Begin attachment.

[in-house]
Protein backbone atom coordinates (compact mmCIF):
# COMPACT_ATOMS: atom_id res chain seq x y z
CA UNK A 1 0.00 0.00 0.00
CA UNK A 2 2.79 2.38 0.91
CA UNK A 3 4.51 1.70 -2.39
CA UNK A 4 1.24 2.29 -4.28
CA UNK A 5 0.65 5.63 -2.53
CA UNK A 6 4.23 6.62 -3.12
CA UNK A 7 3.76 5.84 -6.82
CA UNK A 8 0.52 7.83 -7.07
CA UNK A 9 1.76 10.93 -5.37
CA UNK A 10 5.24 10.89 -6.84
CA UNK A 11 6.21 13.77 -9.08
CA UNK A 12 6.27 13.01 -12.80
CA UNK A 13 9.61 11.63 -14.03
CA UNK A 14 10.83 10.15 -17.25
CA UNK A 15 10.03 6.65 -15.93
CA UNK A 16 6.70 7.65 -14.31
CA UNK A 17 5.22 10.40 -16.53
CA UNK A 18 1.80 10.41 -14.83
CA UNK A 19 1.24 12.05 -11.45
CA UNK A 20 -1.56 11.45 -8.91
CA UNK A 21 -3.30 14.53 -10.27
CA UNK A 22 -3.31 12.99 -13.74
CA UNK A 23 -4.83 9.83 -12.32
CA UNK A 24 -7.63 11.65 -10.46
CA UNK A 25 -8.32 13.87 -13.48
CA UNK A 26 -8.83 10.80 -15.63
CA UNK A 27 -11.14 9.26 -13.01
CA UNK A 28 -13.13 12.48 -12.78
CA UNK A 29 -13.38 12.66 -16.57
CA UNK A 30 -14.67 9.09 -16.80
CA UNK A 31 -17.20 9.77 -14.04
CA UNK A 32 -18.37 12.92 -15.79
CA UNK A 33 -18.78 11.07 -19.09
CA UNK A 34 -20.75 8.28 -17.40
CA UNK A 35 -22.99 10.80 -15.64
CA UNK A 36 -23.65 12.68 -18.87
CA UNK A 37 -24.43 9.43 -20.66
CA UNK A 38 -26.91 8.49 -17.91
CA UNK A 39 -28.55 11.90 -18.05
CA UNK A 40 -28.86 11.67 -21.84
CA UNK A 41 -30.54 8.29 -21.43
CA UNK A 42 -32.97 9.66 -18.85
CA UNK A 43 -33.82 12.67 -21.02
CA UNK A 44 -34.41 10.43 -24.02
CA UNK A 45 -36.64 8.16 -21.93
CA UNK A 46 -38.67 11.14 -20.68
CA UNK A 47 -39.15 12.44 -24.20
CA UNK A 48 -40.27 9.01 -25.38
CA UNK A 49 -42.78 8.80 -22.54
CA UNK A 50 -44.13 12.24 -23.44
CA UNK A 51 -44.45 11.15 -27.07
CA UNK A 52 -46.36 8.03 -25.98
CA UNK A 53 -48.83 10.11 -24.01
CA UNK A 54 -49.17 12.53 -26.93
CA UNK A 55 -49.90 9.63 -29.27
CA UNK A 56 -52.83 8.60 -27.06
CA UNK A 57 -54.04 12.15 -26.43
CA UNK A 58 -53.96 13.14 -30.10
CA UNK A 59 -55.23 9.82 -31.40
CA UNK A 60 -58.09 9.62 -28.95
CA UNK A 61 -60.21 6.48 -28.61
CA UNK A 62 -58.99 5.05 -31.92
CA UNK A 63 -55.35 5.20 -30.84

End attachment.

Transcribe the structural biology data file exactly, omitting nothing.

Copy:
[in-house]
Protein backbone atom coordinates (compact mmCIF):
# COMPACT_ATOMS: atom_id res chain seq x y z
CA UNK A 1 0.00 0.00 0.00
CA UNK A 2 2.79 2.38 0.91
CA UNK A 3 4.51 1.70 -2.39
CA UNK A 4 1.24 2.29 -4.28
CA UNK A 5 0.65 5.63 -2.53
CA UNK A 6 4.23 6.62 -3.12
CA UNK A 7 3.76 5.84 -6.82
CA UNK A 8 0.52 7.83 -7.07
CA UNK A 9 1.76 10.93 -5.37
CA UNK A 10 5.24 10.89 -6.84
CA UNK A 11 6.21 13.77 -9.08
CA UNK A 12 6.27 13.01 -12.80
CA UNK A 13 9.61 11.63 -14.03
CA UNK A 14 10.83 10.15 -17.25
CA UNK A 15 10.03 6.65 -15.93
CA UNK A 16 6.70 7.65 -14.31
CA UNK A 17 5.22 10.40 -16.53
CA UNK A 18 1.80 10.41 -14.83
CA UNK A 19 1.24 12.05 -11.45
CA UNK A 20 -1.56 11.45 -8.91
CA UNK A 21 -3.30 14.53 -10.27
CA UNK A 22 -3.31 12.99 -13.74
CA UNK A 23 -4.83 9.83 -12.32
CA UNK A 24 -7.63 11.65 -10.46
CA UNK A 25 -8.32 13.87 -13.48
CA UNK A 26 -8.83 10.80 -15.63
CA UNK A 27 -11.14 9.26 -13.01
CA UNK A 28 -13.13 12.48 -12.78
CA UNK A 29 -13.38 12.66 -16.57
CA UNK A 30 -14.67 9.09 -16.80
CA UNK A 31 -17.20 9.77 -14.04
CA UNK A 32 -18.37 12.92 -15.79
CA UNK A 33 -18.78 11.07 -19.09
CA UNK A 34 -20.75 8.28 -17.40
CA UNK A 35 -22.99 10.80 -15.64
CA UNK A 36 -23.65 12.68 -18.87
CA UNK A 37 -24.43 9.43 -20.66
CA UNK A 38 -26.91 8.49 -17.91
CA UNK A 39 -28.55 11.90 -18.05
CA UNK A 40 -28.86 11.67 -21.84
CA UNK A 41 -30.54 8.29 -21.43
CA UNK A 42 -32.97 9.66 -18.85
CA UNK A 43 -33.82 12.67 -21.02
CA UNK A 44 -34.41 10.43 -24.02
CA UNK A 45 -36.64 8.16 -21.93
CA UNK A 46 -38.67 11.14 -20.68
CA UNK A 47 -39.15 12.44 -24.20
CA UNK A 48 -40.27 9.01 -25.38
CA UNK A 49 -42.78 8.80 -22.54
CA UNK A 50 -44.13 12.24 -23.44
CA UNK A 51 -44.45 11.15 -27.07
CA UNK A 52 -46.36 8.03 -25.98
CA UNK A 53 -48.83 10.11 -24.01
CA UNK A 54 -49.17 12.53 -26.93
CA UNK A 55 -49.90 9.63 -29.27
CA UNK A 56 -52.83 8.60 -27.06
CA UNK A 57 -54.04 12.15 -26.43
CA UNK A 58 -53.96 13.14 -30.10
CA UNK A 59 -55.23 9.82 -31.40
CA UNK A 60 -58.09 9.62 -28.95
CA UNK A 61 -60.21 6.48 -28.61
CA UNK A 62 -58.99 5.05 -31.92
CA UNK A 63 -55.35 5.20 -30.84